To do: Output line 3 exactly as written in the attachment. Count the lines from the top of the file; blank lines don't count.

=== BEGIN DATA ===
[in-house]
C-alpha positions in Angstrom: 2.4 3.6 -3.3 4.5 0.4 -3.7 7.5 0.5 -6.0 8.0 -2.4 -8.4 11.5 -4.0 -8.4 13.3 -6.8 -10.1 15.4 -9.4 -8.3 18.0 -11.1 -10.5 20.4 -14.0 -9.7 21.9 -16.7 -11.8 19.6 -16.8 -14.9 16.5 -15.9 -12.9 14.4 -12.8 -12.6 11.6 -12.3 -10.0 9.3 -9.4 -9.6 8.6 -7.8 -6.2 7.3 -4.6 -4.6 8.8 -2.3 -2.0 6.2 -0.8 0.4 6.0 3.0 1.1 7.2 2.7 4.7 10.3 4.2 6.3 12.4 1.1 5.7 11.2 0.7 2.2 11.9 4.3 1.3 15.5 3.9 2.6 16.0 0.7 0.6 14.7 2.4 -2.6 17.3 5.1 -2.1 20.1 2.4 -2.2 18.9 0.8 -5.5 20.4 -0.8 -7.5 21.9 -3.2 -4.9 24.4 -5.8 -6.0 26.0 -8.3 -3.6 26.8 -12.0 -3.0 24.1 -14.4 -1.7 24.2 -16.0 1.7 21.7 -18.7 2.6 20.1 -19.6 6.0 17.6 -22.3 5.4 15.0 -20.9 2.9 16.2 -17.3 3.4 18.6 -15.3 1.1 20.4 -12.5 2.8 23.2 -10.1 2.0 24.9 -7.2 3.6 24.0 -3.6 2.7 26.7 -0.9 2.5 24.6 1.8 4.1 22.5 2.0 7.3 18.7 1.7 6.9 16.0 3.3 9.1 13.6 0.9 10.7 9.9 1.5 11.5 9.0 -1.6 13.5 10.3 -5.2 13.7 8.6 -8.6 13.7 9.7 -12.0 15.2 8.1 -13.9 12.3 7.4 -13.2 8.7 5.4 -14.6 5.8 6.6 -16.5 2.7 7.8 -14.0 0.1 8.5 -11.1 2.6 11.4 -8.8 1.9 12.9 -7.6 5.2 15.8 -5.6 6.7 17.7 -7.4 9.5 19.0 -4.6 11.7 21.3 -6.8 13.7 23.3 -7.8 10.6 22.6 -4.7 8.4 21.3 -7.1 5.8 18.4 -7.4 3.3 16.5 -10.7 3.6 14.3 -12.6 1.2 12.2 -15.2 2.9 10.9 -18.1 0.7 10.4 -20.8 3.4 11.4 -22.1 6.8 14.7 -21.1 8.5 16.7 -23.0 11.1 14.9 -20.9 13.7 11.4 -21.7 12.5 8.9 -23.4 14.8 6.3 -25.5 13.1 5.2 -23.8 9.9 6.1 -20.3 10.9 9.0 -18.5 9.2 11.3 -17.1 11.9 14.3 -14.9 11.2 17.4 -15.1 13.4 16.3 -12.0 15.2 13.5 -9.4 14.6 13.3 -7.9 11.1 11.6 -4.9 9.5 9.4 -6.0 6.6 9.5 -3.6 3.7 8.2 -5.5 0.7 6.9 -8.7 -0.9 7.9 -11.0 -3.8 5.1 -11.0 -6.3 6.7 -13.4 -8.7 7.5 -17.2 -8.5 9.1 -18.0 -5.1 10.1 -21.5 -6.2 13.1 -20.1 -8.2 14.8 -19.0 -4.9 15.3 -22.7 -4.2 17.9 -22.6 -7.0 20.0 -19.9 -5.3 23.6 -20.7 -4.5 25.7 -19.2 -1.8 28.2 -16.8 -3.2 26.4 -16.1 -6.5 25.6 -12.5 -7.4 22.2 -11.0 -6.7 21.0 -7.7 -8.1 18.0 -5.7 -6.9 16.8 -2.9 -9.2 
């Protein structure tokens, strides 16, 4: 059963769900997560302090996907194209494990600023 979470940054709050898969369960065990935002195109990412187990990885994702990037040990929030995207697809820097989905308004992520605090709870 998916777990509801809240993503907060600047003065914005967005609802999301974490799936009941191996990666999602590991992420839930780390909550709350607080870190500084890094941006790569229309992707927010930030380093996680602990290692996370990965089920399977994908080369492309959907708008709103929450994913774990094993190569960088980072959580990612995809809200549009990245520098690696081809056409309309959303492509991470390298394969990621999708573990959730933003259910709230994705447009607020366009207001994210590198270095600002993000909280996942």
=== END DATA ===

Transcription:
């Protein structure tokens, strides 16, 4: 059963769900997560302090996907194209494990600023 979470940054709050898969369960065990935002195109990412187990990885994702990037040990929030995207697809820097989905308004992520605090709870 998916777990509801809240993503907060600047003065914005967005609802999301974490799936009941191996990666999602590991992420839930780390909550709350607080870190500084890094941006790569229309992707927010930030380093996680602990290692996370990965089920399977994908080369492309959907708008709103929450994913774990094993190569960088980072959580990612995809809200549009990245520098690696081809056409309309959303492509991470390298394969990621999708573990959730933003259910709230994705447009607020366009207001994210590198270095600002993000909280996942």